Google Cloud Monitoring Dashboards Automated, Automation, Dashboards

Click Install on your desired sources, and you’re all done! The dashboard has been created in Google Cloud Monitoring and now all that is left is to take a look at your shiny new dashboard.

Head over to Google Cloud Monitoring and enter the source you’re looking for into the filter bar. From here you can select one of the Google Cloud Monitoring dashboards automated by BindPlane. Most sources will have a single dashboard created, but some, like Kubernetes will have multiple dashboards available.

After you have selected the dashboard you wish to view, you can now see which metrics are included in the dashboard, and you can edit them to your liking. 

We hope you enjoy these Google Cloud Monitoring dashboards automated with Bindplane as much as we do. For more information, visit our site to learn about BindPlane and it integrates into Google Cloud Monitoring and Google Cloud Logging to bring you a great monitoring experience.

Elasticsearch Query Performance | Metrics to Watch

by Nate Coppinger on March 26, 2020

If you’re using the Elasticsearch query functionality, for mainly front-facing client search, there are 3 important metrics to monitor performance.

Elasticsearch Query Load

Your cluster can be putting up with any number of queries at a time. The volume of queries over time will align roughly to the load of requests laying a potential burden. Unexpected peaks and valley in a time series of query load could be signs of a problem or potential optimization opportunities.

Elasticsearch Query Latency

The average query latency, measured as the total count of queries and the total time over regular intervals, will alert you to how your available resources are performing under your set conditions. Establish a ceiling where if query latency breaches a particular max, there could be resource strain or opportunity for optimization.

Elasticsearch Fetch Latency

As the second part of Elasticsearch’s search process, fetch follows the query step to deliver the requested data. Fetch latency should be considerably lower than your query latency. Normal behavior would be indicated by level constant fetch latency. Should fetch latency begin to rise, there’s likely issues developing within your resources.

Full Elasticsearch monitoring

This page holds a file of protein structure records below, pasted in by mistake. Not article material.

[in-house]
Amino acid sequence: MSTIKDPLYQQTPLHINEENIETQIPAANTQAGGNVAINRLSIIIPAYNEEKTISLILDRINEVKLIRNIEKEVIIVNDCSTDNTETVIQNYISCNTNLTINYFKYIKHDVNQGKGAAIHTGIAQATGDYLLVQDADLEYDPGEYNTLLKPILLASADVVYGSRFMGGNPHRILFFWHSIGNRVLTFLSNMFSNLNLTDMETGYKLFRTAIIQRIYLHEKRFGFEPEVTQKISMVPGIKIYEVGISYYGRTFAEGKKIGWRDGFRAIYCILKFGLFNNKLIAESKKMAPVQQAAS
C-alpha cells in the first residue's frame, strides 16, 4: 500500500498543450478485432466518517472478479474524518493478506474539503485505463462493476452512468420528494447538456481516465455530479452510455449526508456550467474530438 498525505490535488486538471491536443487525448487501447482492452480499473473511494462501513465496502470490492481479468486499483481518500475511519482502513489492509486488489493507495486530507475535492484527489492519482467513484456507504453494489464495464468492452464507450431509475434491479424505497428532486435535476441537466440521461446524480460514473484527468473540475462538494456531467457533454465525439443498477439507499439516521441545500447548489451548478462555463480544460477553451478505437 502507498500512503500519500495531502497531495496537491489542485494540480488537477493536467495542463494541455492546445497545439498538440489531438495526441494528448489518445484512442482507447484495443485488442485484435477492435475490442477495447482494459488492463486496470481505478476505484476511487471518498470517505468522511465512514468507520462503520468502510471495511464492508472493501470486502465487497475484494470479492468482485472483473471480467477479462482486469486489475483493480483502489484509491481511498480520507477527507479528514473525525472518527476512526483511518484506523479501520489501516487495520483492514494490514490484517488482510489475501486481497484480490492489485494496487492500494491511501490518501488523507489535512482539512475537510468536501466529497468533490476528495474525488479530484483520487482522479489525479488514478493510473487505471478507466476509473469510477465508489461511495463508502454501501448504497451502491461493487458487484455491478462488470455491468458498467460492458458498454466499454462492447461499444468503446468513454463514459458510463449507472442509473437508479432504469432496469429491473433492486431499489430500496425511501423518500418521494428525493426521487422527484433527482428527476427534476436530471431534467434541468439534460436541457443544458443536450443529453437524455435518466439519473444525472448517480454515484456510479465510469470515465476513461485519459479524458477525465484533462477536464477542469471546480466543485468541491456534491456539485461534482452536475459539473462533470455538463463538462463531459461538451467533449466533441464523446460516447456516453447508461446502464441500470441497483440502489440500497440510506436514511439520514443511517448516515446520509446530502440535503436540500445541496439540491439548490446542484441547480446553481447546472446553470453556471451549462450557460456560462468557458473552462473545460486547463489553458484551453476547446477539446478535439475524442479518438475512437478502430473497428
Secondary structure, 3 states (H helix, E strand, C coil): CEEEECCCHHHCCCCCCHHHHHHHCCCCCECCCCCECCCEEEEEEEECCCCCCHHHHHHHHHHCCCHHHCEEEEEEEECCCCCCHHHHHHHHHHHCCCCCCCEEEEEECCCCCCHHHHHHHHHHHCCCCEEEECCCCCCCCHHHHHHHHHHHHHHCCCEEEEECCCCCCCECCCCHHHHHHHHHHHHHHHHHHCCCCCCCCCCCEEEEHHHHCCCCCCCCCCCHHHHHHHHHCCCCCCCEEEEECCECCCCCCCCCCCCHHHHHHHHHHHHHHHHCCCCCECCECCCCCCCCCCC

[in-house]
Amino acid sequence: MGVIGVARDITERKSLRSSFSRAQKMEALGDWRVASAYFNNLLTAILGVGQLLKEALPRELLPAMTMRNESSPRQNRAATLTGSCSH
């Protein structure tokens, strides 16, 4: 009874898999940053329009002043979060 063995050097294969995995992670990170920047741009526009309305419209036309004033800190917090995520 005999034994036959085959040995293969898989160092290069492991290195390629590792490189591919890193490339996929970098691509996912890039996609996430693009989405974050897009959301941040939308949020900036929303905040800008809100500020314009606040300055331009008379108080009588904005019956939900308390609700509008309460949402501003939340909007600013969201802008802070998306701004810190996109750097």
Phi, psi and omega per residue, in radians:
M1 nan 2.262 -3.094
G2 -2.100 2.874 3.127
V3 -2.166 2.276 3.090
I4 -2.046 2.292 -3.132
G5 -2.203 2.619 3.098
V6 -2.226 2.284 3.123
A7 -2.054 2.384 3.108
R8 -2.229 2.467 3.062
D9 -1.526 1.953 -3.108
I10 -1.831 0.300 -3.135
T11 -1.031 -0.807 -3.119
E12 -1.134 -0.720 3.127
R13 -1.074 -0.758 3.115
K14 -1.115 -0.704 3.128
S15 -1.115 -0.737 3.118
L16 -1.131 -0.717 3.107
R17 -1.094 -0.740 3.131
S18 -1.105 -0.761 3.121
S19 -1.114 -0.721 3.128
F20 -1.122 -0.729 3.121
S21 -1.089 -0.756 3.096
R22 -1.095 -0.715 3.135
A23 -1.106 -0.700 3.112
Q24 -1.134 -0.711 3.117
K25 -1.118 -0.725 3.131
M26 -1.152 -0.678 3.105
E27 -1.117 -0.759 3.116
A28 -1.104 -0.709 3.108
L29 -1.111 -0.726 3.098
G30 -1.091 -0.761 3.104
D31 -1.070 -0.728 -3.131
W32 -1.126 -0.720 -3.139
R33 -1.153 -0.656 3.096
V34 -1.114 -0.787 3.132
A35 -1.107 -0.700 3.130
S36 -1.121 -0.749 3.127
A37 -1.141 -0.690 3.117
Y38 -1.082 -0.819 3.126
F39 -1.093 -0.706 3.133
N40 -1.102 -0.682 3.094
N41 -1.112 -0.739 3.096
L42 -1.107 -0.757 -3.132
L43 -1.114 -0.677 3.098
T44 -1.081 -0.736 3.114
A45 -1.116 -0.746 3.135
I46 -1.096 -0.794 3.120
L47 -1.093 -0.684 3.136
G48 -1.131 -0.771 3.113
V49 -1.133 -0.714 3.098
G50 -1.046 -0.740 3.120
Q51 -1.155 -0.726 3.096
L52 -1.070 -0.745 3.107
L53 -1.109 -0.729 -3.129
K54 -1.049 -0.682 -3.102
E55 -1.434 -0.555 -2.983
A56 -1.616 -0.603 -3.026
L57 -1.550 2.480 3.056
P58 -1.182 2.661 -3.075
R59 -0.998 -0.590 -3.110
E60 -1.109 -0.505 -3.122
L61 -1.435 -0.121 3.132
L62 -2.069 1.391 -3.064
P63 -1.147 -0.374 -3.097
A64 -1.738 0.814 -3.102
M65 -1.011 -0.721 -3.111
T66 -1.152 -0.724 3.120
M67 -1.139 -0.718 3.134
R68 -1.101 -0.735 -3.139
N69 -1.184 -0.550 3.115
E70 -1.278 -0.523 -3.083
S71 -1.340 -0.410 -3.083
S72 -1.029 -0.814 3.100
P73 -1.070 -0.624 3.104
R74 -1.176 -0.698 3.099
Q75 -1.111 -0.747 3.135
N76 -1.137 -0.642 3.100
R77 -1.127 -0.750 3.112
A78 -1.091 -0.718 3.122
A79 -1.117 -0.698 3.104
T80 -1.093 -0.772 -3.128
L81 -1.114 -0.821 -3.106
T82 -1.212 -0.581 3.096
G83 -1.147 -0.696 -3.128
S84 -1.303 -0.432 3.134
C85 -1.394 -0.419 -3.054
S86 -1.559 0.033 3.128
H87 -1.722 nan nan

A full list of metrics and log data that BindPlane will collect from your Elasticsearch instance can be found in our Elasticsearch docs.

Elasticsearch, bindplane, gcp monitoring, metrics, Elasticsearch Query Performance, Metrics to Watch

Elasticsearch Node Performance | Metrics to Watch

by Nate Coppinger on March 24, 2020

The machine that runs your instance of Elasticsearch will indicate vital signs of performance. Eyes on the CPU, memory usage, and disk I/O will ensure optimal Elasticsearch node performance in production.

Elasticsearch node | CPU Performance

You may notice that your Elasticsearch instance can easily eat up CPU. CPU peaks are expected but underlying issues could be lurking. Whether it is clear performance issues or not, there will certainly be an opportunity for performance optimization. The Java Virtual Machine (JVM) indicators will likely coincide with the spikes in CPU you see in your Elasticsearch node performance. Match the spikes in JVM metrics with Elasticsearch node performance CPU to uncover the underlying cause.

JVM metrics, elasticserarch metics, cpu utilization, dashboard, Elasticsearch node performance Metrics to watch

Elasticsearch node | memory usage

It is particularly normal to expect no free memory on the machine running your Elasticsearch instance. This is not an indicator to panic because you want your machine to be utilizing all of the available memory. However, the cached memory availability is something to keep your eye on. If you see the cached memory is running low, then you can expect available RAM to be running low.

Elasticsearch memory used, dashboard, Elasticsearch node performance Metrics to watch

Elasticsearch node | disk I/O rate

When Elasticsearch is deployed as a search engine it is expected that disk I/O will be put to the test. When a reduction in disk I/O is materializing in the machine, underlying problems are present. Let this be a catalyst to troubleshoot what the culprit issue may be.

data i/0, dashboard, Elasticsearch node performance Metrics to watch

The ratio between read and write operations will vary based on the particular usage of Elasticsearch you have deployed. Depending on the ratio within the node, indexing and query performance could be sources of optimization.